Squid Game

Penn State researchers are using an unlikely source to create stronger, more sustainable composite fibers.

squid, courtesy

spool of thread, courtesyWith every load of laundry, microfibers in polyester are filling wastewater treatment plants that cannot filter them and, eventually, polluting the oceans. Melik Demirel hopes to change that by changing the nature of the fibers themselves—and the techniques used to create them. 

Demirel, the Lloyd and Dorothy Foehr Huck Chair in Biomimetic Materials, director of the Center for Research on Advanced Fiber Technologies (CRAFT), and professor of engineering science and mechanics, works to develop longer-lasting materials that are also better for the environment. He and his team researched the durable and thermal properties of the teeth found in the suction cups of squid tentacles; they merged the proteins found in those teeth with augmented materials to form a composite fiber called Squitex, which can be made into biodegradable yarn that helps reduce carbon emissions.

“We can achieve self-healing and thermally responsive materials by using these composites,” Demirel says.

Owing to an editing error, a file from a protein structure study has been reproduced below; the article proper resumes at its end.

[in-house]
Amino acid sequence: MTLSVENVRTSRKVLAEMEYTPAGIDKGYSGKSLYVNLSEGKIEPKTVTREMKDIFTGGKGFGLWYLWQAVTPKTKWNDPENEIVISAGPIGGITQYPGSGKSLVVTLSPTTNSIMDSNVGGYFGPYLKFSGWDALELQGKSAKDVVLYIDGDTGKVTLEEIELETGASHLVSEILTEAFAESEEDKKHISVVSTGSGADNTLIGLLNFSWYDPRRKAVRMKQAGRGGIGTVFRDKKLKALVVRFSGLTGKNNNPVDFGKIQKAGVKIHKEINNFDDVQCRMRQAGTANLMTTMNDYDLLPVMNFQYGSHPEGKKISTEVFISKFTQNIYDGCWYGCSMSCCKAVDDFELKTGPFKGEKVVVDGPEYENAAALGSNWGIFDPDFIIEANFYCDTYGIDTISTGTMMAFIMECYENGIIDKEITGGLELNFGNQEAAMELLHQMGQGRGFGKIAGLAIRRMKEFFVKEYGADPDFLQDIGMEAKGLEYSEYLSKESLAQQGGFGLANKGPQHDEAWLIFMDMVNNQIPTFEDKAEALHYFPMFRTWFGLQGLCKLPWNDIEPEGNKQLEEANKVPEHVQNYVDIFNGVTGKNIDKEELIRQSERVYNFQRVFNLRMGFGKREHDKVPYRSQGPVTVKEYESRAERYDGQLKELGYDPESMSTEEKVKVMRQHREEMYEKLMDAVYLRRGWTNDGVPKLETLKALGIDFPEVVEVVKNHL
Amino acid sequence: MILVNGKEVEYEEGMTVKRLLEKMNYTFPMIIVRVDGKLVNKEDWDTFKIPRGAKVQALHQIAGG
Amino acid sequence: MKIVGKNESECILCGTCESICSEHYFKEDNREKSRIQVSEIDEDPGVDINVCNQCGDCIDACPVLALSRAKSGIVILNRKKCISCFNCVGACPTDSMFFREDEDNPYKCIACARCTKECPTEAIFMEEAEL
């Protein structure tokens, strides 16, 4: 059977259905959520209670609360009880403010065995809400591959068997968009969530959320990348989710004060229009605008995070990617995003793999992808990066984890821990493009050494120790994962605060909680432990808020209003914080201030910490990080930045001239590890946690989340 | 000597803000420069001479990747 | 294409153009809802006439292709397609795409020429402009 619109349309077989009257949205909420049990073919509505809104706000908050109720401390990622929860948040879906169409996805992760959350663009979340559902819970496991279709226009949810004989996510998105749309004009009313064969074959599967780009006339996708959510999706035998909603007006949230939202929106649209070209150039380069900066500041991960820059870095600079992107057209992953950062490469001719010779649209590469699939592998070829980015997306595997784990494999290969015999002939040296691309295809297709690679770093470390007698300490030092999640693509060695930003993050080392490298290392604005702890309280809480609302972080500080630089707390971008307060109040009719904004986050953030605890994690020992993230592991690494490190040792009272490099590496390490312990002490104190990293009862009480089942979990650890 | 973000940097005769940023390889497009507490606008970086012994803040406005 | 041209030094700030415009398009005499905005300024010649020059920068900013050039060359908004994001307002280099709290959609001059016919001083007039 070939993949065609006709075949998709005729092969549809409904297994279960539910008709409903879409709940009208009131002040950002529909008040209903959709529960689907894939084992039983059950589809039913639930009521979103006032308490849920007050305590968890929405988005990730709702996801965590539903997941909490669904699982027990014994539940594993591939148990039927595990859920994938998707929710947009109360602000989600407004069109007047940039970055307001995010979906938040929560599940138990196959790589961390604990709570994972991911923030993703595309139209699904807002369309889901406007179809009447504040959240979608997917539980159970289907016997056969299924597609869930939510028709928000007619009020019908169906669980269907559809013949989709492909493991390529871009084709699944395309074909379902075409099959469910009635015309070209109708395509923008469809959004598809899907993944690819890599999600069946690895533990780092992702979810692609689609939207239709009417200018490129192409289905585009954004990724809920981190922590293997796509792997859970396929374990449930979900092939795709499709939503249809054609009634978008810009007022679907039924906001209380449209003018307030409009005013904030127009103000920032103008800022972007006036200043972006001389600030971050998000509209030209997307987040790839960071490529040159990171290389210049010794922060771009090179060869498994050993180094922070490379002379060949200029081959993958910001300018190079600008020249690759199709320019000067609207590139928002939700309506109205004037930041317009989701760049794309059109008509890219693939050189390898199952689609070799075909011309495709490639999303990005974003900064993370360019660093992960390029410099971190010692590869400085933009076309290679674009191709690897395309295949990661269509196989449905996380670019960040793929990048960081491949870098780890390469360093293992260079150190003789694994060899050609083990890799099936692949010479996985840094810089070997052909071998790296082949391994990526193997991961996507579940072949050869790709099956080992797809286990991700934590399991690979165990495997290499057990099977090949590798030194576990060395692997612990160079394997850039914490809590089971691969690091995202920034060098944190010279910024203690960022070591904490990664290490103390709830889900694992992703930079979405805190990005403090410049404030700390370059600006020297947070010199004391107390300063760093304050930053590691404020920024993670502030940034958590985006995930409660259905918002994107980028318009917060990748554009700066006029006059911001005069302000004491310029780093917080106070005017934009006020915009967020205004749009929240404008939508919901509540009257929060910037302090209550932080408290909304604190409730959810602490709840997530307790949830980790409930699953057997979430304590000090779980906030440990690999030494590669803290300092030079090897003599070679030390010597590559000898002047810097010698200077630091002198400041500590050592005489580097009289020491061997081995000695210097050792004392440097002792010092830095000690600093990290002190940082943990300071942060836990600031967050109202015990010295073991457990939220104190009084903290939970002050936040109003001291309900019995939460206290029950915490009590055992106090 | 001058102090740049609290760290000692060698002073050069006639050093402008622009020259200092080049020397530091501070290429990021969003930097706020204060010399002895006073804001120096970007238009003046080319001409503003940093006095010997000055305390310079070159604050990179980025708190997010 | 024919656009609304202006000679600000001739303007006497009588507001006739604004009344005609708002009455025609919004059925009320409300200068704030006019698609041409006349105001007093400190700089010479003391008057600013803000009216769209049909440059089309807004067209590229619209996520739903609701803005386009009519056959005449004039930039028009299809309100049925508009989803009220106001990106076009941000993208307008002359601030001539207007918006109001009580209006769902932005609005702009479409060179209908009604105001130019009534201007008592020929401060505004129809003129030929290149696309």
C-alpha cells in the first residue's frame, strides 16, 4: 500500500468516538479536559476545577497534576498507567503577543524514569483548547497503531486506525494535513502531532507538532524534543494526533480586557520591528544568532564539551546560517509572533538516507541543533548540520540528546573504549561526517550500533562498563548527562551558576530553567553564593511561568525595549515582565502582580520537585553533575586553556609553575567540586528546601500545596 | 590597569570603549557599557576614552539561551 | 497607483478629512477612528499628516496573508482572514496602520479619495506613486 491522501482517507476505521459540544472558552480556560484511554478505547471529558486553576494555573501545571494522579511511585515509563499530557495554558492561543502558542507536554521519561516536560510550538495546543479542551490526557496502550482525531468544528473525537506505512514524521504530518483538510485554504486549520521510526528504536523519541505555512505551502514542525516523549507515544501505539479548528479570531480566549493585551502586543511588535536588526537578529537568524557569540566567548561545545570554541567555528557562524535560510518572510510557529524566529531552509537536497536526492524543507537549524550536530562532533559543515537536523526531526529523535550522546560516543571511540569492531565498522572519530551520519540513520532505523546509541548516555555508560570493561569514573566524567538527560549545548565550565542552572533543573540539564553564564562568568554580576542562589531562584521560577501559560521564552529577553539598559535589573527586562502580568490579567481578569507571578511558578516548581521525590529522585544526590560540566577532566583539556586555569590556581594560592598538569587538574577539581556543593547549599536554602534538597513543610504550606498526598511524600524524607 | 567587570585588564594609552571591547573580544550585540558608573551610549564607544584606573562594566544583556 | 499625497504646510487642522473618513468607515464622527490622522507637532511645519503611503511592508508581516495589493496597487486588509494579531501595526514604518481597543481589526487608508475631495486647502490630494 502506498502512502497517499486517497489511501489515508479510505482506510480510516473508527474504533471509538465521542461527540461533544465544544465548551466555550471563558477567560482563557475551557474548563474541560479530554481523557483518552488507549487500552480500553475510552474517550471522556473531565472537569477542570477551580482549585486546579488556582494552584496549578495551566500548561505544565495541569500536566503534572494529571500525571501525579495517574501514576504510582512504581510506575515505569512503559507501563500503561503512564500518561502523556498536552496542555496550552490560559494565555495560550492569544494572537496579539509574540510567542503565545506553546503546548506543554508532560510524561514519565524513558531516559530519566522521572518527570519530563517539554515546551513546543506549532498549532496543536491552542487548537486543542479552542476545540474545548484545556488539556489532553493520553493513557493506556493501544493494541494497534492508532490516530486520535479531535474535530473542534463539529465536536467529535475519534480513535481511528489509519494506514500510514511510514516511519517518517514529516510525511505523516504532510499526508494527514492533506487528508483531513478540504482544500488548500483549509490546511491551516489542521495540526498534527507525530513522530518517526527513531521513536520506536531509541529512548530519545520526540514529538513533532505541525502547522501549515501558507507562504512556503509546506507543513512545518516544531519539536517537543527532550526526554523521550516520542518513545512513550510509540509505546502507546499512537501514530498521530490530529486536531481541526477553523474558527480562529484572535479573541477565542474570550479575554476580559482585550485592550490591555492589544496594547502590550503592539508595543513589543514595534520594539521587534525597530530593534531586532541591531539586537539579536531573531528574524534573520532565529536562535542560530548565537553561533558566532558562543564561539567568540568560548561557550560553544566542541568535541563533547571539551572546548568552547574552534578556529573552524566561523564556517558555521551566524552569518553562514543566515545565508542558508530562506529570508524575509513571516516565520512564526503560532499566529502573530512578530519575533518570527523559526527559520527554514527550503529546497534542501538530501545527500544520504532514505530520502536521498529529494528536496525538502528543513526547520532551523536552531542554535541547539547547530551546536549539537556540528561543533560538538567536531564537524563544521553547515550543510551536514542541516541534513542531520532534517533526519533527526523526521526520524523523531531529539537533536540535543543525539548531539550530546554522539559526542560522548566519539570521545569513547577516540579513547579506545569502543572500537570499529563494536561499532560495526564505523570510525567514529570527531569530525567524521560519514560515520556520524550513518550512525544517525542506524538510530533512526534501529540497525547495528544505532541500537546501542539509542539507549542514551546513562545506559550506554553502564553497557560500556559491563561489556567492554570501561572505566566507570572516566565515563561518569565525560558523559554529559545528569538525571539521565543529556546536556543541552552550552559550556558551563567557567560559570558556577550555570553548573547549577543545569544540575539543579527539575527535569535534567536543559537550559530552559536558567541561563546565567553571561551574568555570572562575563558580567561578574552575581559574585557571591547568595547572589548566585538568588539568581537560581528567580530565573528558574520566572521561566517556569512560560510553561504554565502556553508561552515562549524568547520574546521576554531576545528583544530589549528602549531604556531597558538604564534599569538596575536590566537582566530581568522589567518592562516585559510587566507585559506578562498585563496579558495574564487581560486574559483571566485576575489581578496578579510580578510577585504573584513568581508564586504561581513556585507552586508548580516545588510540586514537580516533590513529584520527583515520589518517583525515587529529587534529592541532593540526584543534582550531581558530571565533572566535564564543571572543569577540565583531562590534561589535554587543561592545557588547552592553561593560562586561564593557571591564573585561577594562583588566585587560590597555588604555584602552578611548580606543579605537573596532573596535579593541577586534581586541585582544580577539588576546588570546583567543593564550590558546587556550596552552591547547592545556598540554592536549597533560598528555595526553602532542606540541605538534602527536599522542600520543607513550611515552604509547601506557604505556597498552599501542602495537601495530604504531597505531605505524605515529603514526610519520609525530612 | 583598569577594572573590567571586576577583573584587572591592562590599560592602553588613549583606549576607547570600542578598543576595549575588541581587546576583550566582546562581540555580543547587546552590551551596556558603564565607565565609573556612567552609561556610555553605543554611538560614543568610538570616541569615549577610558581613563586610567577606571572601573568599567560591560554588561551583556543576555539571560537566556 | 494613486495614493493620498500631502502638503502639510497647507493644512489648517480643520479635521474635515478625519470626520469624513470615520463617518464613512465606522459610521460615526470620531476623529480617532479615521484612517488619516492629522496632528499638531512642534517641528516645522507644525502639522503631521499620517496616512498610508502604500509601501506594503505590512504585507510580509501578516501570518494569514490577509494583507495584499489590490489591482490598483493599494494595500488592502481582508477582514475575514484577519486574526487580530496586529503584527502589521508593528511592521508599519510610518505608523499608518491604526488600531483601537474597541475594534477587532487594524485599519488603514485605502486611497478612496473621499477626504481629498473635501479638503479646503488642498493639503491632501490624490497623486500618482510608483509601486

The creation of Squitex spawned a company, Tandem Repeat Technologies, that recently won $150,000 in a Microfiber Innovation Challenge competition held by Conservation X Labs.

Demirel came to Penn State in 2003 and began forming connections with other university researchers, including Mauricio Terrones, a professor of physics, chemistry, and materials science and engineering whose work with carbon fibers, Demirel found, lent itself to collaborations with his own work on proteins found in nature.

In 2017, Demirel became the director of CRAFT, an interdisciplinary unit designed to develop composites and fiber materials that can be used for applications ranging from medicine to textiles and energy. “We are creating a new industry in biomanufacturing,” Demirel says.